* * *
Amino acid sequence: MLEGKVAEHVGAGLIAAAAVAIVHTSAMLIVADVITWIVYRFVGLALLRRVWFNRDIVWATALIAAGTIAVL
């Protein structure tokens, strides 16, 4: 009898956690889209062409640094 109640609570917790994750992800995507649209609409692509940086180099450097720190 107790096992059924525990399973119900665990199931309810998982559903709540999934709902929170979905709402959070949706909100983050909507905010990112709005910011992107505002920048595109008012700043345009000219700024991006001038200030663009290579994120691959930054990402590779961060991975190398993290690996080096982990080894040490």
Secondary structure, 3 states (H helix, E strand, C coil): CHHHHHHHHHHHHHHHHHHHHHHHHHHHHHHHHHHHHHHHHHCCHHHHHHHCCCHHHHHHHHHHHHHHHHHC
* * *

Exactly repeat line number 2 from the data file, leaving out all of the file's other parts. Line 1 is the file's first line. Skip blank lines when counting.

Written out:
């Protein structure tokens, strides 16, 4: 009898956690889209062409640094 109640609570917790994750992800995507649209609409692509940086180099450097720190 107790096992059924525990399973119900665990199931309810998982559903709540999934709902929170979905709402959070949706909100983050909507905010990112709005910011992107505002920048595109008012700043345009000219700024991006001038200030663009290579994120691959930054990402590779961060991975190398993290690996080096982990080894040490």